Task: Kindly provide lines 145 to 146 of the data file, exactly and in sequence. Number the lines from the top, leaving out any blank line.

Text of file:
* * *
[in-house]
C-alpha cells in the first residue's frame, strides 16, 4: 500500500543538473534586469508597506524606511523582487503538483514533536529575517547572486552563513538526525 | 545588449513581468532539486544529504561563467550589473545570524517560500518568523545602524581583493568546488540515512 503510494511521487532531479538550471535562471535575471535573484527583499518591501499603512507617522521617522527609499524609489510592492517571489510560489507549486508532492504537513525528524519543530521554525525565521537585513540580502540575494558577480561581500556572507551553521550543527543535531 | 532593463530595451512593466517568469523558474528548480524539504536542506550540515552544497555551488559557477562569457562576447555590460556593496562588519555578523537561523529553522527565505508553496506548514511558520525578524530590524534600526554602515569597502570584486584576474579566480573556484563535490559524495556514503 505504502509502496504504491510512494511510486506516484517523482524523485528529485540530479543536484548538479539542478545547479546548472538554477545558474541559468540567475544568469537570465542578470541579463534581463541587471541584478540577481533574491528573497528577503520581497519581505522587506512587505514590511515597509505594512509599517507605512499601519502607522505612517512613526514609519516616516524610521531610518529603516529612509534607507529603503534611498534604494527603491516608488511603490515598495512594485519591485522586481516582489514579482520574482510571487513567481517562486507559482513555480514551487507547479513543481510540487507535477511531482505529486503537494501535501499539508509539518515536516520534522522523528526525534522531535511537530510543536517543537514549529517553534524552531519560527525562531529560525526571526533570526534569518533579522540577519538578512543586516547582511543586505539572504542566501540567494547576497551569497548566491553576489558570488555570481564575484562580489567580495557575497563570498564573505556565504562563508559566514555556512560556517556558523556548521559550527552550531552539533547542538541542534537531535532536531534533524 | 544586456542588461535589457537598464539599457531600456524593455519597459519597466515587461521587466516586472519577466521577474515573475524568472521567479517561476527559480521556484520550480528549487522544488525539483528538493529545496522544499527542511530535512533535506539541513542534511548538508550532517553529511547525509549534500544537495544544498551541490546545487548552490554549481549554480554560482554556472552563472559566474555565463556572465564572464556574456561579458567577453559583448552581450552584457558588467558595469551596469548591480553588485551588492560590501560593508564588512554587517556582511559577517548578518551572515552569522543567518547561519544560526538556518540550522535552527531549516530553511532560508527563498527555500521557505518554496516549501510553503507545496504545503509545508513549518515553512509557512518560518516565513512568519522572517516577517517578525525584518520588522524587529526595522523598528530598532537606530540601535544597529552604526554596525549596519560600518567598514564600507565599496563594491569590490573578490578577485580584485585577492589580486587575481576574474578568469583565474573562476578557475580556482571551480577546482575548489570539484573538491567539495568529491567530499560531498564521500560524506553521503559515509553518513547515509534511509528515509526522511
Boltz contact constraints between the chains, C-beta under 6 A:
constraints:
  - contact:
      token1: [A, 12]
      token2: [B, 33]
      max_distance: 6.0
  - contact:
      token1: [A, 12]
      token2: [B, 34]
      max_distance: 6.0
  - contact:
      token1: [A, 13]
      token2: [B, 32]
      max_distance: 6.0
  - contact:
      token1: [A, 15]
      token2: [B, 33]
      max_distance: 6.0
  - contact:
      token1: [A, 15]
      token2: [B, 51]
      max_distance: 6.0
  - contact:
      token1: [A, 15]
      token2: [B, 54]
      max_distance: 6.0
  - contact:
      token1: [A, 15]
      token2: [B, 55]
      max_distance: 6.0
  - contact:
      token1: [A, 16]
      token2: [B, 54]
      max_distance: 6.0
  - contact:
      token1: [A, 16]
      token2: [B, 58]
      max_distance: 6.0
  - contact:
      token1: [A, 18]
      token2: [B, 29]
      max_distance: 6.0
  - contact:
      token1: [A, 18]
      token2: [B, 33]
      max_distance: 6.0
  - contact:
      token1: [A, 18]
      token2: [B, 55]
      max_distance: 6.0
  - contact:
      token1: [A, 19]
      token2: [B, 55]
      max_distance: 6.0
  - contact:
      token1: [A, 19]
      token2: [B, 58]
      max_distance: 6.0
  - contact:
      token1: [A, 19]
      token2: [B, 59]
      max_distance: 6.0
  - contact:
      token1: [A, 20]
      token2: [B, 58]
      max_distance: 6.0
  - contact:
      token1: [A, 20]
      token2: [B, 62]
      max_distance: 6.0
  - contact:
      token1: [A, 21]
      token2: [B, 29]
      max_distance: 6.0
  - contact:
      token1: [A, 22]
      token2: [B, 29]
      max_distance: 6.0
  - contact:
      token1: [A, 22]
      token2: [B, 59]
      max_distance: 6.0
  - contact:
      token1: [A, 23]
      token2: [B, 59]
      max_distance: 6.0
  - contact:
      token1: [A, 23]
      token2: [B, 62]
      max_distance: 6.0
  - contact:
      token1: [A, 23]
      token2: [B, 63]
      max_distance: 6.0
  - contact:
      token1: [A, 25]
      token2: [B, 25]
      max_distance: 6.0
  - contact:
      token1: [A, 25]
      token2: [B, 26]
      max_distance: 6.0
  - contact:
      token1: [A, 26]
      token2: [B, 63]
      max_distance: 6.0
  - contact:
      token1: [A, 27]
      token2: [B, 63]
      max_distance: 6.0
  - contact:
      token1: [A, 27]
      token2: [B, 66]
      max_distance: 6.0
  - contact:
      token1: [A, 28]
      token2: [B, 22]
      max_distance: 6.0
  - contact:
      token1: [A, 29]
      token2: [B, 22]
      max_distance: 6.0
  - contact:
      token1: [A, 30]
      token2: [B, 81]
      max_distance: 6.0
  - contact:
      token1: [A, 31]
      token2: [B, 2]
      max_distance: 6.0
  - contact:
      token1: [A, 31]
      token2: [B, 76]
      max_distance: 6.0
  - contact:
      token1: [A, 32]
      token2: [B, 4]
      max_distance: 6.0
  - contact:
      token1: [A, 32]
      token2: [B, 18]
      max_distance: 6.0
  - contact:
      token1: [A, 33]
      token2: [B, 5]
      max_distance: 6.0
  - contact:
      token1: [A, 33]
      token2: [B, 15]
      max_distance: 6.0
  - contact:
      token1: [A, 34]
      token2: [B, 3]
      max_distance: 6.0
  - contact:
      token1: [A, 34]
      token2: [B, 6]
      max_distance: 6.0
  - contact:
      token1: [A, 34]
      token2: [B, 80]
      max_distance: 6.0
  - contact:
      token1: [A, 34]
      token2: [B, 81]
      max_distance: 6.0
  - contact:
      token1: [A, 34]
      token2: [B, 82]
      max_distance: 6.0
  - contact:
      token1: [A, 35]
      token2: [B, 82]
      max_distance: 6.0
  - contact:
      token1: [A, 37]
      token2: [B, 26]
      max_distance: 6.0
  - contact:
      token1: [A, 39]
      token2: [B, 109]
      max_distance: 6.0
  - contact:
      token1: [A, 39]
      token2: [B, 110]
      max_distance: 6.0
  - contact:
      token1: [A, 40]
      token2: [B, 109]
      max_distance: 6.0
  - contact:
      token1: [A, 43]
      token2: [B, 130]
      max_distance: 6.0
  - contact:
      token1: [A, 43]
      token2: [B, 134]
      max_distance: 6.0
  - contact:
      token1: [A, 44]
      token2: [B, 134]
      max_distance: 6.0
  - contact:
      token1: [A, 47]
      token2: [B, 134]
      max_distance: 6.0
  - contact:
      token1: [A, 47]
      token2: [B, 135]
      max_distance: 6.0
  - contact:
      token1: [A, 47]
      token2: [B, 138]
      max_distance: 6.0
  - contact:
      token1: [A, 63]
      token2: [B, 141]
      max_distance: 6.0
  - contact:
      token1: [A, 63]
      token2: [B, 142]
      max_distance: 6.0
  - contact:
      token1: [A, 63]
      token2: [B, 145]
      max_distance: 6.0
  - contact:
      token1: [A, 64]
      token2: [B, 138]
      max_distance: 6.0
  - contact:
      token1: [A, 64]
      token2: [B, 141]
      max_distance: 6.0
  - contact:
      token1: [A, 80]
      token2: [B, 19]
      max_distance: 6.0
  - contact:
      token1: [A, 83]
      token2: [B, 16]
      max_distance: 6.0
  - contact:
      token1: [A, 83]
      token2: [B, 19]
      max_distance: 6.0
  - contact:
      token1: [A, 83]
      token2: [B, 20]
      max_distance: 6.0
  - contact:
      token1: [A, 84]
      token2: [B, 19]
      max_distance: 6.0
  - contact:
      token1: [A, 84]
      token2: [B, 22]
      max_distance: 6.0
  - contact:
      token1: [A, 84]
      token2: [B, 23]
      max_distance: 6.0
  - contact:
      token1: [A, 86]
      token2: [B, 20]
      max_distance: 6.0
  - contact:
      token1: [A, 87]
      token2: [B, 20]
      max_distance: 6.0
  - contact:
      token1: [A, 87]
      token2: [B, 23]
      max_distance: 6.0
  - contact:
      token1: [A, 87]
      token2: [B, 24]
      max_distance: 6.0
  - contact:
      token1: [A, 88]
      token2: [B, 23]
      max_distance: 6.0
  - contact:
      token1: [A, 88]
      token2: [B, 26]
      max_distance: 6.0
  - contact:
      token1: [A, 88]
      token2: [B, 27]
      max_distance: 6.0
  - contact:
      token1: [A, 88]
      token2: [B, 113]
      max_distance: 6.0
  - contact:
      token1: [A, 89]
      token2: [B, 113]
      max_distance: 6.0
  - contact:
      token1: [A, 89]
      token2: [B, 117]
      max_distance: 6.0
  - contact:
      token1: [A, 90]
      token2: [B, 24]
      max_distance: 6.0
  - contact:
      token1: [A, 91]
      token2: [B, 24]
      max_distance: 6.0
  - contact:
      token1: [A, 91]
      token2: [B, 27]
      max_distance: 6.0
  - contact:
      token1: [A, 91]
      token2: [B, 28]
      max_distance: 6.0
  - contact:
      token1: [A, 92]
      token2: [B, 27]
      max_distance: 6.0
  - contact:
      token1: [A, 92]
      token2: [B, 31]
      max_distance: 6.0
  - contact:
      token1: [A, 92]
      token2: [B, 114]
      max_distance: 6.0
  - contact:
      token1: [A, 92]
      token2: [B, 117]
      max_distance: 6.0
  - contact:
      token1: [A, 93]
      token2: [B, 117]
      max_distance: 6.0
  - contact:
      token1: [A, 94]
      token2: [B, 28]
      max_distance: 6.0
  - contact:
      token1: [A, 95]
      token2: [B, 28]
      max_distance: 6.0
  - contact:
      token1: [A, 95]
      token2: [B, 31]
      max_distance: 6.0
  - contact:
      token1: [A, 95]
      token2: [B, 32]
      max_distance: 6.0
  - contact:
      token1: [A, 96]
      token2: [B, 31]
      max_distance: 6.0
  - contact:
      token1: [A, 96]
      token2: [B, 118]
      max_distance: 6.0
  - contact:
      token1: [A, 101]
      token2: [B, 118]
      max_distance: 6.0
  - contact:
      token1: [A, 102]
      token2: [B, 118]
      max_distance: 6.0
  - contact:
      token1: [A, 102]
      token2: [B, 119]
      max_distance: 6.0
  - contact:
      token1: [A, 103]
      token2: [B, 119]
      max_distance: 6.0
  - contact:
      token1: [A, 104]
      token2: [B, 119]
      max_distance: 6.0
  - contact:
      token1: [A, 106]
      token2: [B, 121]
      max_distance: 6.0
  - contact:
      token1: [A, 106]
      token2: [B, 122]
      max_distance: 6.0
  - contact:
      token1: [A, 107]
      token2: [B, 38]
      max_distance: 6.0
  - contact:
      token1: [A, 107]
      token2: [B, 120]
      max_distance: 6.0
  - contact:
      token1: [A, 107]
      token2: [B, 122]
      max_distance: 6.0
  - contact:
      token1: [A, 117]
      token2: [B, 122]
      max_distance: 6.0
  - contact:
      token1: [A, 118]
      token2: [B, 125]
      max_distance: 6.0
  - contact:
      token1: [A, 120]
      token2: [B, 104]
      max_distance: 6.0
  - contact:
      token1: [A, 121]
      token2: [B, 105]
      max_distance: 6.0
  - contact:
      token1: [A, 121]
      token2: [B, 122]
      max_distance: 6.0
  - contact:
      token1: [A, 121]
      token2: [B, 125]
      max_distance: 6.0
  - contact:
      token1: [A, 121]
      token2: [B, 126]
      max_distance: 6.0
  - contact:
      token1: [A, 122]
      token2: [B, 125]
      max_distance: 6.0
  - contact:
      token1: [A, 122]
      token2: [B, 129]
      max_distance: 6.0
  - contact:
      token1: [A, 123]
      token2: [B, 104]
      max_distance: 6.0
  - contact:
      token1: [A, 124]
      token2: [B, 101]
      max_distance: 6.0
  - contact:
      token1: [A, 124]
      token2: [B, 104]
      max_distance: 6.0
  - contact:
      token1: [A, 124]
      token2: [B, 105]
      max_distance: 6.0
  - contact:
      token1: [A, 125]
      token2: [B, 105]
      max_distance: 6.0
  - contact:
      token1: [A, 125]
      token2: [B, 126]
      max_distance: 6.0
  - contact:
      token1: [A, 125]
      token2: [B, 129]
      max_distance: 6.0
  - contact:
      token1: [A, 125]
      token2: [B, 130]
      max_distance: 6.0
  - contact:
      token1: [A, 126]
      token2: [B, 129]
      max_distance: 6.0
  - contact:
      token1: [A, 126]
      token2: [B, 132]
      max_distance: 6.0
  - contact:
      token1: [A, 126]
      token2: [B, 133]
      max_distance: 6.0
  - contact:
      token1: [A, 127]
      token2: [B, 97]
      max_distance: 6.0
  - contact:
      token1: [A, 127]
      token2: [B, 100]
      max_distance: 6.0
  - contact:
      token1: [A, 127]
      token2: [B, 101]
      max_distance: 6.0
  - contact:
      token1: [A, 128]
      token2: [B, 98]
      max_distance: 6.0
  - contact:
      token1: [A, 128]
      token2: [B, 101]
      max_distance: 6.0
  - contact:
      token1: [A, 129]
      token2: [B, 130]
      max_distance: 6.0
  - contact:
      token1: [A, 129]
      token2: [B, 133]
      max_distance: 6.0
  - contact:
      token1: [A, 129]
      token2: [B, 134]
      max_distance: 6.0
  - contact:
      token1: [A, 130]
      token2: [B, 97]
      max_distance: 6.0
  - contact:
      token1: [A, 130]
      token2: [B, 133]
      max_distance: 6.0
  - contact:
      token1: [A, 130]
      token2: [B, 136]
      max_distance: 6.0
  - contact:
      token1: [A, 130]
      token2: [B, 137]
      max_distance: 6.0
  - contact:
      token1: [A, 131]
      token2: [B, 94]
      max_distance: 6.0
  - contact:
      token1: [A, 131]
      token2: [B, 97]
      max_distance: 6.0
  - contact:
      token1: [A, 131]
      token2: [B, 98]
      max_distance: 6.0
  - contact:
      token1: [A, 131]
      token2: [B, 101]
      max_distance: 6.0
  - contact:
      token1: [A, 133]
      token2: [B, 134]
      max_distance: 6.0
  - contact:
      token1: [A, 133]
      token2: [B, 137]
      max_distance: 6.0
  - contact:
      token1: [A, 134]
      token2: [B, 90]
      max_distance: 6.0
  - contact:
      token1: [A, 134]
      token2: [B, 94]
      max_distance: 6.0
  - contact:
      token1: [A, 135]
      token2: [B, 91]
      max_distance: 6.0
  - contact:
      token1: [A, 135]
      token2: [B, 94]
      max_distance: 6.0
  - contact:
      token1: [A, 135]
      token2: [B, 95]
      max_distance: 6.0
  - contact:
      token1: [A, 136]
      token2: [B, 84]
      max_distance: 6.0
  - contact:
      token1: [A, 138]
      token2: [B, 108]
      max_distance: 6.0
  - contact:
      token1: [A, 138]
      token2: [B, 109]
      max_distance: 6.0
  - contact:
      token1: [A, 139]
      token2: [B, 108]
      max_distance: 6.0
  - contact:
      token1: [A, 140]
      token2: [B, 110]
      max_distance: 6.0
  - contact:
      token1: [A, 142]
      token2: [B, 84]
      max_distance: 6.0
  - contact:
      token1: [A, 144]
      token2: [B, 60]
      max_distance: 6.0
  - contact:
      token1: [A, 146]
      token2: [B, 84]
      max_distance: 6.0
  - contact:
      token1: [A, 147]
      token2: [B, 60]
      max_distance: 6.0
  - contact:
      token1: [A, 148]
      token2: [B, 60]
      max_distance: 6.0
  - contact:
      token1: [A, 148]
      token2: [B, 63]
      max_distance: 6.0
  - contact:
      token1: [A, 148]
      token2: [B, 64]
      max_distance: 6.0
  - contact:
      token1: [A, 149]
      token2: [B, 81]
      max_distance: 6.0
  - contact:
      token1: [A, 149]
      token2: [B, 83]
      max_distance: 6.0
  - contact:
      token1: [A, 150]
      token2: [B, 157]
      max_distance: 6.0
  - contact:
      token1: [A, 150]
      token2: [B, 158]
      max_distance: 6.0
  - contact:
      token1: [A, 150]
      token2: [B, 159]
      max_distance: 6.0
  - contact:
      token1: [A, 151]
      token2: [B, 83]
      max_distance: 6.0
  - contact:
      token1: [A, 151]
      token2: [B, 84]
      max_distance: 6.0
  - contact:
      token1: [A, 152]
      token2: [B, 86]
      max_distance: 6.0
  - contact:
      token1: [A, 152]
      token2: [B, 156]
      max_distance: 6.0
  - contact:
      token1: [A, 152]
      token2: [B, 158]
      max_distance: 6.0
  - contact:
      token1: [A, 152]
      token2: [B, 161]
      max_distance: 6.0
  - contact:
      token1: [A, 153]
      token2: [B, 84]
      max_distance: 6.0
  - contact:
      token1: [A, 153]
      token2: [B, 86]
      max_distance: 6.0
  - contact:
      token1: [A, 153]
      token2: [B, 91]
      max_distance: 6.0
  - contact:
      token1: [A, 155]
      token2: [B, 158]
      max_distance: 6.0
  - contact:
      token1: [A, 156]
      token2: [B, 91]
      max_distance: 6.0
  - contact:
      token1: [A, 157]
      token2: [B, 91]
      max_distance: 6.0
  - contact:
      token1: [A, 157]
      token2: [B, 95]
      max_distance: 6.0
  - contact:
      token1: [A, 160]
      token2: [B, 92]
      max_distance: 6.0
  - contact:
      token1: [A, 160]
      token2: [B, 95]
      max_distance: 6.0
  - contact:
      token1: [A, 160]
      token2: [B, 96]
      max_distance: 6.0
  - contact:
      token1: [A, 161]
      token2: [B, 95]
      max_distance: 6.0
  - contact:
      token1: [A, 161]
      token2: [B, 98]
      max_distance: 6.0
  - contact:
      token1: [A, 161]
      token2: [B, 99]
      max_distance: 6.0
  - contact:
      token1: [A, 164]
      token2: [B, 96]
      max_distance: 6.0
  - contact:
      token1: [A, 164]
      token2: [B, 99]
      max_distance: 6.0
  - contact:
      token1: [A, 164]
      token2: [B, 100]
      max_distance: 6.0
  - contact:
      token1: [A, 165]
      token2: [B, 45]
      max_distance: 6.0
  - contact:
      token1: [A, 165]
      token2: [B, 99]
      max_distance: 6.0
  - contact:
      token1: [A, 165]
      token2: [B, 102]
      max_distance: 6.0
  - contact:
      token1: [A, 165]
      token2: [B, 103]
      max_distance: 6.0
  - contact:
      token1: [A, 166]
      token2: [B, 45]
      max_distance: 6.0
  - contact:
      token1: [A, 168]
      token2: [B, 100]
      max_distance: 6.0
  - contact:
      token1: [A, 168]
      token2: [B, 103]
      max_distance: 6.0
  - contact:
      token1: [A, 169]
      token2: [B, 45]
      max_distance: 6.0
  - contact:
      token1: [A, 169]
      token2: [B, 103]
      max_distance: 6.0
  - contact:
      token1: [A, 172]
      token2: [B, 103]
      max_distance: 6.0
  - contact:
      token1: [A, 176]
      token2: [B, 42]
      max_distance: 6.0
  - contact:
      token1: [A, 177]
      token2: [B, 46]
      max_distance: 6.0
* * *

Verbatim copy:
  - contact:
      token1: [A, 33]